Talks between the Conservatives and Liberal Democrats over reforms to the political system have collapsed at the first hurdle and provoked a row between David Cameron and Nick Clegg.
The Tory leader offered an olive branch to the incoming leader of the Liberal Democrats by proposing the two opposition parties forge a "progressive alliance". Mr Clegg replied by proposing an independent convention involving all parties and all parts of society.
Their discussions have stalled after Mr Cameron did not back the convention but proposed more limited co-operation between the parties issue by issue. Mr Clegg regards that as "old politics" and an attempt by the Tories to keep on good terms in the hope of wooing the Liberal Democrats in the event of a hung parliament.
In a sharply-worded letter to Mr Cameron, Mr Clegg accused him of missing the point of his plan for a convention. "These are not issues which can be resolved in closed meetings between just two parties examining a narrow range of issues on a piecemeal basis. That is the old way of doing politics, which I am determined to change," he said.
Mr Clegg, who has said the political system is "broken," told Mr Cameron: "I remain of the view that the political renewal of Britain will only occur when all political parties come together to agree on an extensive programme of constitutional and institutional reform."
Allies say Mr Clegg's letter reflects his determination not to be lured into co-operating with either Labour or the Tories unless they are prepared to discuss sweeping change to the political system. He suspects the other parties are more interested in keeping channels open in case no party wins an overall majority at the next election, when the Liberal Democrats could be the kingmakers.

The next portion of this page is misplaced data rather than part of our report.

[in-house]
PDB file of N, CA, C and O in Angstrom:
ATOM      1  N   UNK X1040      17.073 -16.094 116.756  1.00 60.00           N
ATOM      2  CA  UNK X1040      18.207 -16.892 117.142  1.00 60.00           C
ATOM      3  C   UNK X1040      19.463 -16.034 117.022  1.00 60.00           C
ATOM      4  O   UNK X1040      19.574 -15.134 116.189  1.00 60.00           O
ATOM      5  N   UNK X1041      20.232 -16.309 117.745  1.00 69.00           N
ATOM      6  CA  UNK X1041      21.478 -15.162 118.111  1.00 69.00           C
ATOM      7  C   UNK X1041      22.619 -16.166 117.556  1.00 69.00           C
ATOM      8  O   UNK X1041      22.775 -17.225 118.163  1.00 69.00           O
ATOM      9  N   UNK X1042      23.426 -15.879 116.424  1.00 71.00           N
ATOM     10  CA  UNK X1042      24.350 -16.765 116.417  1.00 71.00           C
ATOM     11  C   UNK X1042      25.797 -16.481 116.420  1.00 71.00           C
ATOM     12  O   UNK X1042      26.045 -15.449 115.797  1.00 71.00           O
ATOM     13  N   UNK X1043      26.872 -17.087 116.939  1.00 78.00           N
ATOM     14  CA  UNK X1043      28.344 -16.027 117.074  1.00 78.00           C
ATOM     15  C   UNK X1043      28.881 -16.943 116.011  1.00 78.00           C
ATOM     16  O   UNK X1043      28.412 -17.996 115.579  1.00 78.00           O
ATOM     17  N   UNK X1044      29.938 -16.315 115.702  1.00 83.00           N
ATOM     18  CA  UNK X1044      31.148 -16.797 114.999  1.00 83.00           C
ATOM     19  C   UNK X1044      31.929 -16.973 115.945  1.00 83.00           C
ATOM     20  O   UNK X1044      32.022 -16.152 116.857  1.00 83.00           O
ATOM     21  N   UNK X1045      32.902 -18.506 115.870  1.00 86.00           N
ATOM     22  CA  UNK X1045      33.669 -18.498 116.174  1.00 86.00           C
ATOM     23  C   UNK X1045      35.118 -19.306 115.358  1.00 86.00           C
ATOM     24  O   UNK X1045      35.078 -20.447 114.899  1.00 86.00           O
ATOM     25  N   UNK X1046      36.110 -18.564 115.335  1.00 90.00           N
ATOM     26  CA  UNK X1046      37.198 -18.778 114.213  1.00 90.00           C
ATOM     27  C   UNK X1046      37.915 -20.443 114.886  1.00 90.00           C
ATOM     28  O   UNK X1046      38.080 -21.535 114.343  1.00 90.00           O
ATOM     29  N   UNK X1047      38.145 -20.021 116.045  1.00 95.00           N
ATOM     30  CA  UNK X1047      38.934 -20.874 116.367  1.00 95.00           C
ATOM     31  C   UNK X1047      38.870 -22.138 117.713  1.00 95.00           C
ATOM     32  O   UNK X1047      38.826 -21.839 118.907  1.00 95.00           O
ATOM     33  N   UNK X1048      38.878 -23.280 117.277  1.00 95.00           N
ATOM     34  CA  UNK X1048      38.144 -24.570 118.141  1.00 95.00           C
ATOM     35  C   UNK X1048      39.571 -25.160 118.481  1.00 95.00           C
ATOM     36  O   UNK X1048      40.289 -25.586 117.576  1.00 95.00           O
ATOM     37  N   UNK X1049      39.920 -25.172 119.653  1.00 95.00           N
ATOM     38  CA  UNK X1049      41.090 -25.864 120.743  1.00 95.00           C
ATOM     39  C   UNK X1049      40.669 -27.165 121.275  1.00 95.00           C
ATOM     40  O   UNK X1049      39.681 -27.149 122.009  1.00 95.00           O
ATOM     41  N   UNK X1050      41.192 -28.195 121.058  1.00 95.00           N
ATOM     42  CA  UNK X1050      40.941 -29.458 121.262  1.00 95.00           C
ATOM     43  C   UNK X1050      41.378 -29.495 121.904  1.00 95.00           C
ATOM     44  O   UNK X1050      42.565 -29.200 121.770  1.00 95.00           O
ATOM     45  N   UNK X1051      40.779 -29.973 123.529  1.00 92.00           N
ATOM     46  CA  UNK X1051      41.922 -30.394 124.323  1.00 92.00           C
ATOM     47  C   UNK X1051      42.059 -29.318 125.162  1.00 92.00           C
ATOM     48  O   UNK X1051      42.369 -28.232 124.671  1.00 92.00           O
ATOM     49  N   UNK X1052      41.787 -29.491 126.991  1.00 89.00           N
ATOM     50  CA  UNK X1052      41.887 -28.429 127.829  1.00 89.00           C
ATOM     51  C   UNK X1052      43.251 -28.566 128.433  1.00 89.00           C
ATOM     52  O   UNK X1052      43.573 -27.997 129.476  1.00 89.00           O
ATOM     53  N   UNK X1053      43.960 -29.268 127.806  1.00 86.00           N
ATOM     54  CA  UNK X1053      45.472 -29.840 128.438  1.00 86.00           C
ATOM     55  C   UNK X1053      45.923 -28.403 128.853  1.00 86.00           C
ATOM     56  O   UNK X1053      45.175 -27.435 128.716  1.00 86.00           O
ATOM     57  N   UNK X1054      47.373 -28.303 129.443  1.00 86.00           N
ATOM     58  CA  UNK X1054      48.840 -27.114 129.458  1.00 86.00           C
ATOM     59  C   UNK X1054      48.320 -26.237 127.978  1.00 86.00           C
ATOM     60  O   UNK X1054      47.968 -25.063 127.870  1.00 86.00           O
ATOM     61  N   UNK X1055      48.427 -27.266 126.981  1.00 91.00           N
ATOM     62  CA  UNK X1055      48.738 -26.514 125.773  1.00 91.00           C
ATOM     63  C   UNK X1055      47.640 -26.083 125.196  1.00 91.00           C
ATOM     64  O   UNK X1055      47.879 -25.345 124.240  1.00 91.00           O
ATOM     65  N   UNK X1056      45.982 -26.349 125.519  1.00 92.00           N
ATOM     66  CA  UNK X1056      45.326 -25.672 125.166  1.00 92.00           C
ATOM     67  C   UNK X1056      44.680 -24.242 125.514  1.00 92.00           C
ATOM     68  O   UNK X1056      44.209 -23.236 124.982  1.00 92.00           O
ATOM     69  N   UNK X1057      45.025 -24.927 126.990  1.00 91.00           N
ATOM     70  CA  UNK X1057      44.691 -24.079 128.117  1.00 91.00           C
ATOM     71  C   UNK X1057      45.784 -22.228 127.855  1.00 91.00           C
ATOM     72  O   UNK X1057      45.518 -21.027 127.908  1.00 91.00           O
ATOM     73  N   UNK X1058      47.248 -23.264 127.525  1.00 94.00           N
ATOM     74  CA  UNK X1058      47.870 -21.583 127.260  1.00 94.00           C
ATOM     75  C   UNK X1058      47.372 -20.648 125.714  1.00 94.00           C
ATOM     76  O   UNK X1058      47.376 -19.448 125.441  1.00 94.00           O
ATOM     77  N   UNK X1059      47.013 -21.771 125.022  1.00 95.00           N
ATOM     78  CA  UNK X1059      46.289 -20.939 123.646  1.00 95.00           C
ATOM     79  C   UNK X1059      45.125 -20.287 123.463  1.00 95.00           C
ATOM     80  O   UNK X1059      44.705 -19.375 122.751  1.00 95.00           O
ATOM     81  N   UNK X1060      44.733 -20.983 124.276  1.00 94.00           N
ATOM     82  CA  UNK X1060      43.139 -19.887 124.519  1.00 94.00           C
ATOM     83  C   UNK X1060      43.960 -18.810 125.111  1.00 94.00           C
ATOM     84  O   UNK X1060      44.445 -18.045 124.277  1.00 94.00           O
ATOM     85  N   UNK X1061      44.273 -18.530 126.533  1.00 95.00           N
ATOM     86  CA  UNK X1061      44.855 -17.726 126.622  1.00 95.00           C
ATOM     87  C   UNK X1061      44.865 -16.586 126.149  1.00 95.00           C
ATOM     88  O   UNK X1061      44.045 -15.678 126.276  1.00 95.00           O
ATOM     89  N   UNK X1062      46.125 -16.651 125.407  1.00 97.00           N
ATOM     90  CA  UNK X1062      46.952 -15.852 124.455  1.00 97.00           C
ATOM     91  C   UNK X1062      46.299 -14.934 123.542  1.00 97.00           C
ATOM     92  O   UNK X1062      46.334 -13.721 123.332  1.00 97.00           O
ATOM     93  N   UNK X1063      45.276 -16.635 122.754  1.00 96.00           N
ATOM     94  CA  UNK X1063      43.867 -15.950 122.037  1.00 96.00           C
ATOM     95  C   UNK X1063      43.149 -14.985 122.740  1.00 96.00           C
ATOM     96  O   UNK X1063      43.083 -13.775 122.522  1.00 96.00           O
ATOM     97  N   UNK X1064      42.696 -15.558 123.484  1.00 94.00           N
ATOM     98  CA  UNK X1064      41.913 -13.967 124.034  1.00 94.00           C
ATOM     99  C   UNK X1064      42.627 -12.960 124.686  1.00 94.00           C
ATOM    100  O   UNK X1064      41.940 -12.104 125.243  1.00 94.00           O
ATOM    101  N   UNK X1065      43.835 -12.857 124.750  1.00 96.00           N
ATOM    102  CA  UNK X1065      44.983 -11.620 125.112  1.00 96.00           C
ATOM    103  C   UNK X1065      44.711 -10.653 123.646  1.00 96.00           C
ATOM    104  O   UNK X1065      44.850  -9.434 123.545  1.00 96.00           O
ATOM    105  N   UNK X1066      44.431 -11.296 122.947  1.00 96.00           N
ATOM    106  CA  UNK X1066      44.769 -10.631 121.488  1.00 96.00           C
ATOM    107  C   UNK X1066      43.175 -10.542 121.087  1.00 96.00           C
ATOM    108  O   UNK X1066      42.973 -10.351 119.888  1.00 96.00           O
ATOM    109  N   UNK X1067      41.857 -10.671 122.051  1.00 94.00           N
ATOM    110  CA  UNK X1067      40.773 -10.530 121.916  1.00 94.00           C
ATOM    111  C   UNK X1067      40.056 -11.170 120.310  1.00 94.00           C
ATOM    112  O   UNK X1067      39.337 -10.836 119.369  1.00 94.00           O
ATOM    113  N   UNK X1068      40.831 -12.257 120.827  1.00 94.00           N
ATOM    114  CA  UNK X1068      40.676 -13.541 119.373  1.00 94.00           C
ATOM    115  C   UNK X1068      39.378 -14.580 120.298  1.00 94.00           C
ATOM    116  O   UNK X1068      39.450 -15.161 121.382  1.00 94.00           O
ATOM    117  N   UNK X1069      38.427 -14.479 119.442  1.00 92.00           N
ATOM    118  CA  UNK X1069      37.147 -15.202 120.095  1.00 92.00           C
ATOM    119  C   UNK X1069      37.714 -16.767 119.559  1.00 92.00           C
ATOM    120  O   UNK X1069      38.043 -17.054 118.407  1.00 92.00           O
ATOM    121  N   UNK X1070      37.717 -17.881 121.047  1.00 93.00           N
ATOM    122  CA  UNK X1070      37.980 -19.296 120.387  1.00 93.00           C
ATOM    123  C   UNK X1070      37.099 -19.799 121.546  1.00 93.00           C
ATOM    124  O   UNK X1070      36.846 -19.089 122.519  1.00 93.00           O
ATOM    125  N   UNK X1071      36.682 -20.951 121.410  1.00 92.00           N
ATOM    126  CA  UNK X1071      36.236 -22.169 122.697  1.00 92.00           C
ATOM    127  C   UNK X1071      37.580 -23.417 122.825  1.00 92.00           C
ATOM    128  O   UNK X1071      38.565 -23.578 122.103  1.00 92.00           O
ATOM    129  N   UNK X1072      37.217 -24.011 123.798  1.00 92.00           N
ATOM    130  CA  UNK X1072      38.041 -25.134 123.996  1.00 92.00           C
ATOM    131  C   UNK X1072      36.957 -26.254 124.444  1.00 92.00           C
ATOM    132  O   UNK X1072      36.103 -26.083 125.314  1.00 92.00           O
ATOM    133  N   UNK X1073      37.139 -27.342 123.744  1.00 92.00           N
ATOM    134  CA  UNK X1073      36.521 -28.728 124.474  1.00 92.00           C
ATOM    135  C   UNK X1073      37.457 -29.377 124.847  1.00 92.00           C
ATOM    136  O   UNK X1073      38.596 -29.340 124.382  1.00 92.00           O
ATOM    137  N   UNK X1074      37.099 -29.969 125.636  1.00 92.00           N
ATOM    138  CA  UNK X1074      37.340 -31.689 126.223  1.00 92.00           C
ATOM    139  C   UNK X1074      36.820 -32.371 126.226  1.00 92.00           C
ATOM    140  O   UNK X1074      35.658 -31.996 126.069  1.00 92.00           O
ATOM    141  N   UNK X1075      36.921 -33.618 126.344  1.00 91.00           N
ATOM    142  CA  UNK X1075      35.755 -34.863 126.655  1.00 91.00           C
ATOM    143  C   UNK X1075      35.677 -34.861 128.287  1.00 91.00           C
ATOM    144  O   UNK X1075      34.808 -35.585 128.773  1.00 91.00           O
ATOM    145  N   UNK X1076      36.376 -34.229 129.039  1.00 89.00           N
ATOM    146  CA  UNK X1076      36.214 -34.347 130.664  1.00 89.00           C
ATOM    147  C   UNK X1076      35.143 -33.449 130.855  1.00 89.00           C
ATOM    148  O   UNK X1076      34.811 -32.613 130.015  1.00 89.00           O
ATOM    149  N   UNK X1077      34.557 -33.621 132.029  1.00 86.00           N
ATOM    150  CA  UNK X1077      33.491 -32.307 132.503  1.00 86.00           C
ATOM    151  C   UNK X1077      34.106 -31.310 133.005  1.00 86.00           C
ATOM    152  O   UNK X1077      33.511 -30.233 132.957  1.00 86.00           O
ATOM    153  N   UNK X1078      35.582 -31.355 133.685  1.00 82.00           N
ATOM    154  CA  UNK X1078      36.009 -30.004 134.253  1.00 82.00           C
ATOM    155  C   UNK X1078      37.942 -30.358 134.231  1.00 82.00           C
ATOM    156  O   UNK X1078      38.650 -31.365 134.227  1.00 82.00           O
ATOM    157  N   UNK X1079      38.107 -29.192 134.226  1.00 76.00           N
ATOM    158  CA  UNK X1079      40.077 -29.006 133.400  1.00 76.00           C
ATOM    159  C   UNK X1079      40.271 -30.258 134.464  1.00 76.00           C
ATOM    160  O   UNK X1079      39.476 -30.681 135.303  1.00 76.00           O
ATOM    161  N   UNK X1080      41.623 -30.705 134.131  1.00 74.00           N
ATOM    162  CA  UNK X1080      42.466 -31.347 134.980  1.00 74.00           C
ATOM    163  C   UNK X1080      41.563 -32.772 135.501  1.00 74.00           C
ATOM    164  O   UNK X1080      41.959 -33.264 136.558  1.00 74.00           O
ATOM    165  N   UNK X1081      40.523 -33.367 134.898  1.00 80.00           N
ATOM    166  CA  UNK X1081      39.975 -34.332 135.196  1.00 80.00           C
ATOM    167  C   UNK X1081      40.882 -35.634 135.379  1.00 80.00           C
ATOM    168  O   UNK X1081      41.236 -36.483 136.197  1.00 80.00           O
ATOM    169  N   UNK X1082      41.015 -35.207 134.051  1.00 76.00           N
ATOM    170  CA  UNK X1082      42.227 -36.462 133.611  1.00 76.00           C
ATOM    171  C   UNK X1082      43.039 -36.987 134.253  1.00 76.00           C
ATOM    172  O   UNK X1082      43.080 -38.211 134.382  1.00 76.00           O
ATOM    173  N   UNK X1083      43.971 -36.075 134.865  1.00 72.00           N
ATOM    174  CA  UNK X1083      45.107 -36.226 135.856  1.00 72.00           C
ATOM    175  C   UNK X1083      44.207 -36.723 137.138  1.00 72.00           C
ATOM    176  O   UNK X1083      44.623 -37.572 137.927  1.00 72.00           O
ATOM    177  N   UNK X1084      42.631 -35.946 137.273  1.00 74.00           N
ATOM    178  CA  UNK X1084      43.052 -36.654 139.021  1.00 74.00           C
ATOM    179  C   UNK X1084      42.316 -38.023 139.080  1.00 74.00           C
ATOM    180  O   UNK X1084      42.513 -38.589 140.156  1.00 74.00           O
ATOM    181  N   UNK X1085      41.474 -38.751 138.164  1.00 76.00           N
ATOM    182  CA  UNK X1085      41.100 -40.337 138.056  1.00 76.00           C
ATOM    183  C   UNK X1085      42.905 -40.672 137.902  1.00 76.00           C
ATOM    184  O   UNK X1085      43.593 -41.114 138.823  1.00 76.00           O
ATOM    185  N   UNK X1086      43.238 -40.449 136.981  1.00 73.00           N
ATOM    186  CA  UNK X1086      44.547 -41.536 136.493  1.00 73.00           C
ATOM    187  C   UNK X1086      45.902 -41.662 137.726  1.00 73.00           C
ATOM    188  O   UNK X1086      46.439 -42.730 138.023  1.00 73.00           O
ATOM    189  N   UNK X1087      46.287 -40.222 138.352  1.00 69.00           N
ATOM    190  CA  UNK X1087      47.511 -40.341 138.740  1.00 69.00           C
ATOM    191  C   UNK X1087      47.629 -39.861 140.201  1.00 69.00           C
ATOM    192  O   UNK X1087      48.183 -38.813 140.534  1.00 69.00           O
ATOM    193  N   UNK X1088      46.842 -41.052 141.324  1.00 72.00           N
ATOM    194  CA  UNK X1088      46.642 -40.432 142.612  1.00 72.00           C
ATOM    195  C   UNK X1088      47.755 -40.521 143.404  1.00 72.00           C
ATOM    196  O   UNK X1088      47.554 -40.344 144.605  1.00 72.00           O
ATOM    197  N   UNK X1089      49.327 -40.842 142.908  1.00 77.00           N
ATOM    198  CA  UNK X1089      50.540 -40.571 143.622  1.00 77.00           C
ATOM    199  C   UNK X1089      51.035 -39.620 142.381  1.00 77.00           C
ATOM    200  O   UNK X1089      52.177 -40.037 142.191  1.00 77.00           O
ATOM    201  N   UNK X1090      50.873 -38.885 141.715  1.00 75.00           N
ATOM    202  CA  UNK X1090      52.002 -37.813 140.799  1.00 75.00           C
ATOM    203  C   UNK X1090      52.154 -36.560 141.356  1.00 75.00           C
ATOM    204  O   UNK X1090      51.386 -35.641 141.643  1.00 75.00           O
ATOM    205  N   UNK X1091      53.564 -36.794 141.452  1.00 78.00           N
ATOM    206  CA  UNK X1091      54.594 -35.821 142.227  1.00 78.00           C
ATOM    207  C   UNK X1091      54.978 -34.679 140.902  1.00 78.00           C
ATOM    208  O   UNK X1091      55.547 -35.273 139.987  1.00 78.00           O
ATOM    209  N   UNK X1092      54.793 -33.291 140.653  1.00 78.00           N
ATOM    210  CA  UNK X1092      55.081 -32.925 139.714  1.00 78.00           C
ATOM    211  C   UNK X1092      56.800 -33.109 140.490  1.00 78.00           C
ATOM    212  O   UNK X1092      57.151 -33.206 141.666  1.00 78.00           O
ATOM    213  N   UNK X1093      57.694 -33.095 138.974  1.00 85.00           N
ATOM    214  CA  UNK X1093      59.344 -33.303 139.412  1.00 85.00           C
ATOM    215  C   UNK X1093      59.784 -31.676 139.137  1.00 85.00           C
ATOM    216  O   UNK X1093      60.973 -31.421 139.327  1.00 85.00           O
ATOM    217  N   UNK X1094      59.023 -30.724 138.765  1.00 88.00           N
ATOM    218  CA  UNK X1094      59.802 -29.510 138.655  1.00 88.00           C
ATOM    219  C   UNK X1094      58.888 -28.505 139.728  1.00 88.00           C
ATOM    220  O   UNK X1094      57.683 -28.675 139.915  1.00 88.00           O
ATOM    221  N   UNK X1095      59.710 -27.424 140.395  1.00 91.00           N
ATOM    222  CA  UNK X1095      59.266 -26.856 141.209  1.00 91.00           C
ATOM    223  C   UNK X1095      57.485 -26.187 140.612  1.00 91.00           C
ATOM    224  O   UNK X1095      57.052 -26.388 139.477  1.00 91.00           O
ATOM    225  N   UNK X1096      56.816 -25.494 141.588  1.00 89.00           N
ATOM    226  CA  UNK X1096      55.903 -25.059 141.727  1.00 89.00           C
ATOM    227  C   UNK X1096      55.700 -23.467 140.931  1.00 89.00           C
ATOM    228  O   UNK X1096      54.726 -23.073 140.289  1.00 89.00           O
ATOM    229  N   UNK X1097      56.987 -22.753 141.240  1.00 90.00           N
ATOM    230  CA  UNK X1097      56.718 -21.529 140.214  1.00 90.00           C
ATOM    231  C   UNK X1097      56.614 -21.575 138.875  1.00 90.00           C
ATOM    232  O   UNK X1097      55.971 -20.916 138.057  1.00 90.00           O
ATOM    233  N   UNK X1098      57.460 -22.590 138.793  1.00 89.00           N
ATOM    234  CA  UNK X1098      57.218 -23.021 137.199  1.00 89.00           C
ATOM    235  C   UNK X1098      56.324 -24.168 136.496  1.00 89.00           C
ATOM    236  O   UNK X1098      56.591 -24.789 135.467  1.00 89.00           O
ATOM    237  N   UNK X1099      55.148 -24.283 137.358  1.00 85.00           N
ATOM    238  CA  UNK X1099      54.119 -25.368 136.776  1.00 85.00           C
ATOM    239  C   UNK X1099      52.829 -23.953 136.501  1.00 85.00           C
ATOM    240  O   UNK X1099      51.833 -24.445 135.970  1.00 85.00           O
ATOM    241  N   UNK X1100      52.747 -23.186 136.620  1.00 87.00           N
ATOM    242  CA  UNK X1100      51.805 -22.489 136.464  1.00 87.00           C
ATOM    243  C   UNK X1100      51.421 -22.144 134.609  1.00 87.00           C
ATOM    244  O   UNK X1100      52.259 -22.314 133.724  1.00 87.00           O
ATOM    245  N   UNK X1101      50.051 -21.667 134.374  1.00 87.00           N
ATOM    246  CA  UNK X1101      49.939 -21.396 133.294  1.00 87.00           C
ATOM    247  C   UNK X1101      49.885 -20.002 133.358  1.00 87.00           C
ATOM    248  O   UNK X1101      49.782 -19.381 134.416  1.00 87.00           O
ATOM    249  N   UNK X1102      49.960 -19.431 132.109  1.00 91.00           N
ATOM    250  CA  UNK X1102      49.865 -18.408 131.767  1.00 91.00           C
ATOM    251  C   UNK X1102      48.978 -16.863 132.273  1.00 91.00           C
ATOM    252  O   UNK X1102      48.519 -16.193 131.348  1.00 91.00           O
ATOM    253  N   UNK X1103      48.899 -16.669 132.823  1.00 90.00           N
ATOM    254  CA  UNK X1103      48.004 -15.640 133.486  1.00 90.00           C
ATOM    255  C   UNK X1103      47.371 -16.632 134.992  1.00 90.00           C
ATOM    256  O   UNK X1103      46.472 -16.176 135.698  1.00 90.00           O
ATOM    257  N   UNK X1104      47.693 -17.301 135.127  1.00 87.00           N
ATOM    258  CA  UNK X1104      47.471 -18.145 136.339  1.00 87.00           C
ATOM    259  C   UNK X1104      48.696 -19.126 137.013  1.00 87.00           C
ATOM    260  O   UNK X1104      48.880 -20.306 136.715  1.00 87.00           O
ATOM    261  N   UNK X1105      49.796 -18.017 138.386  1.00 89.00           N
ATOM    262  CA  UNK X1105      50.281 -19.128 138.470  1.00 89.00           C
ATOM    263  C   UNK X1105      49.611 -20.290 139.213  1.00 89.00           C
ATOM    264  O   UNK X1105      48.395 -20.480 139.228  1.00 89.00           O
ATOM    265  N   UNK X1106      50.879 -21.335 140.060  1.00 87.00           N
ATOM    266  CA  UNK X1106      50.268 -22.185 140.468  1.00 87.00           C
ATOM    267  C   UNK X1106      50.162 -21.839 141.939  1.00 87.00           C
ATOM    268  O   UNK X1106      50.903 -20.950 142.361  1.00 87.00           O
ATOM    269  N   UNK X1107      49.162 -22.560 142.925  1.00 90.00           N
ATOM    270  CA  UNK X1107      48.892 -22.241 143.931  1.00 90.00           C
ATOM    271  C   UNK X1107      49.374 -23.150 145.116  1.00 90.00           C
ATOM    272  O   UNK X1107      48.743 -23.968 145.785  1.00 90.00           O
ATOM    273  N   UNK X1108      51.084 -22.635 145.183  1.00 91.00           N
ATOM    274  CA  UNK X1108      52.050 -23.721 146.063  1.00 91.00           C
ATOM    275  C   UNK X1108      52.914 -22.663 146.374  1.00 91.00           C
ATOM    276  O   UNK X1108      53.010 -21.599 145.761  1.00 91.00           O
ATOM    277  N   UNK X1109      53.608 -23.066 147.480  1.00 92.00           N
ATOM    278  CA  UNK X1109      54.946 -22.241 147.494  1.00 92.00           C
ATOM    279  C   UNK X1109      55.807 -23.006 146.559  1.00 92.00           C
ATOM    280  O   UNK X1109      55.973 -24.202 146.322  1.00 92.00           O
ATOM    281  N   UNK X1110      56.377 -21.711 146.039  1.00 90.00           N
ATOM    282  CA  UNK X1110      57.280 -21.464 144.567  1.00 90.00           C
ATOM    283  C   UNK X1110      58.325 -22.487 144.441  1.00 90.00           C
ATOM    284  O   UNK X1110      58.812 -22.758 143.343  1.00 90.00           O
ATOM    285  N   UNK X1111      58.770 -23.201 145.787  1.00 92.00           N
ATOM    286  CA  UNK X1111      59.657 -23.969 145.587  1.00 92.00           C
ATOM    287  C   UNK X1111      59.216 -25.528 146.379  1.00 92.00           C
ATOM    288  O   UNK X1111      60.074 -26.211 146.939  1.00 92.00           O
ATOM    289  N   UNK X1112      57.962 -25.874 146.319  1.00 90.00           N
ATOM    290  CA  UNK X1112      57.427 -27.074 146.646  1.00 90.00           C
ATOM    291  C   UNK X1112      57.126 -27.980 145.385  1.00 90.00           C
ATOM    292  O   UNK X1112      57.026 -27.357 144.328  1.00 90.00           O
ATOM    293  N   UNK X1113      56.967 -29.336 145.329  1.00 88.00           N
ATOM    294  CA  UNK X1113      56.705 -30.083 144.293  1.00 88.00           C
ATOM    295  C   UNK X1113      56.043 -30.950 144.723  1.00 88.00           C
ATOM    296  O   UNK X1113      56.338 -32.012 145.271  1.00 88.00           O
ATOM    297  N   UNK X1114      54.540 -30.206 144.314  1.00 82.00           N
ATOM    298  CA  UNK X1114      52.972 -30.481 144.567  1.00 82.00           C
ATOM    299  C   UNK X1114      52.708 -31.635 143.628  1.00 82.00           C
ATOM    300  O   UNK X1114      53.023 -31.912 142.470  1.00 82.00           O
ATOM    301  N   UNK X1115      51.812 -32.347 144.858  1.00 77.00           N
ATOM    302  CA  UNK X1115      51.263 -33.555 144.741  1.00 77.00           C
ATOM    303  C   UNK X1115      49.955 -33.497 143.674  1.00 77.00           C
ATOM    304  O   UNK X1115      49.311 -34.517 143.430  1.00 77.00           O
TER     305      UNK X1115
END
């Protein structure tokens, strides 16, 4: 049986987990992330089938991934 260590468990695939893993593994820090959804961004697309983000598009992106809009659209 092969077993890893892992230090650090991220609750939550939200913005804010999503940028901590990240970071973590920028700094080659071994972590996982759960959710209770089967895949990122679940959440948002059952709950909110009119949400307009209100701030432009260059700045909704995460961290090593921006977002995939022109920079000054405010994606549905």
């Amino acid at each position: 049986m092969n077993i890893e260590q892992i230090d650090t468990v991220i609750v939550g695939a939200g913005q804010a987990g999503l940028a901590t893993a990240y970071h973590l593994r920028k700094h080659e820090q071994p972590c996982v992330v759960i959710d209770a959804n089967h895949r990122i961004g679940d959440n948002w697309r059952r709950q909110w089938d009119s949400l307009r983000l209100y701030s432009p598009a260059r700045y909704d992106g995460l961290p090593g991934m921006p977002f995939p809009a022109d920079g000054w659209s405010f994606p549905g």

Gordon Brown made a similar approach to Mr Clegg after he won his party's leadership last month. The Prime Minister told him during Commons questions this week: "There is an open door for him, and we are ready to discuss the major issues that affect the country where there is common ground."
Today, the Tories will launch a major campaign to dent Mr Brown's reputation by branding him "incompetent" on the economy. They will blame him for the downturn expected this year, saying he missed the opportunity to protect Britain from the current global economic turbulence.
George Osborne, the shadow Chancellor, will say in a speech in London: "We've got used over the past decade to Gordon Brown boasting about his reputation for economic competence. But his actions betray him. It is his economic incompetence and fiscal incontinence that have Britain more exposed than any other developed economy to the current crisis."
Mr Osborne will add: "Let's be clear: the trigger may have been pulled by US sub-prime lenders – but the gun was loaded in Downing Street. The blame lies squarely and fairly with Gordon Brown. He didn't fix the roof when the sun was shining. His 11 Budgets have left us with the worst public finances in Europe. The system of financial oversight he personally insisted on left Britain as the only country facing a run on a bank. His taxes and regulations have left the British economy more inflexible and less competitive."
A Tory government would reform the fiscal rules so Britain would never borrow in a boom again so it was left exposed to a downturn.Reuse content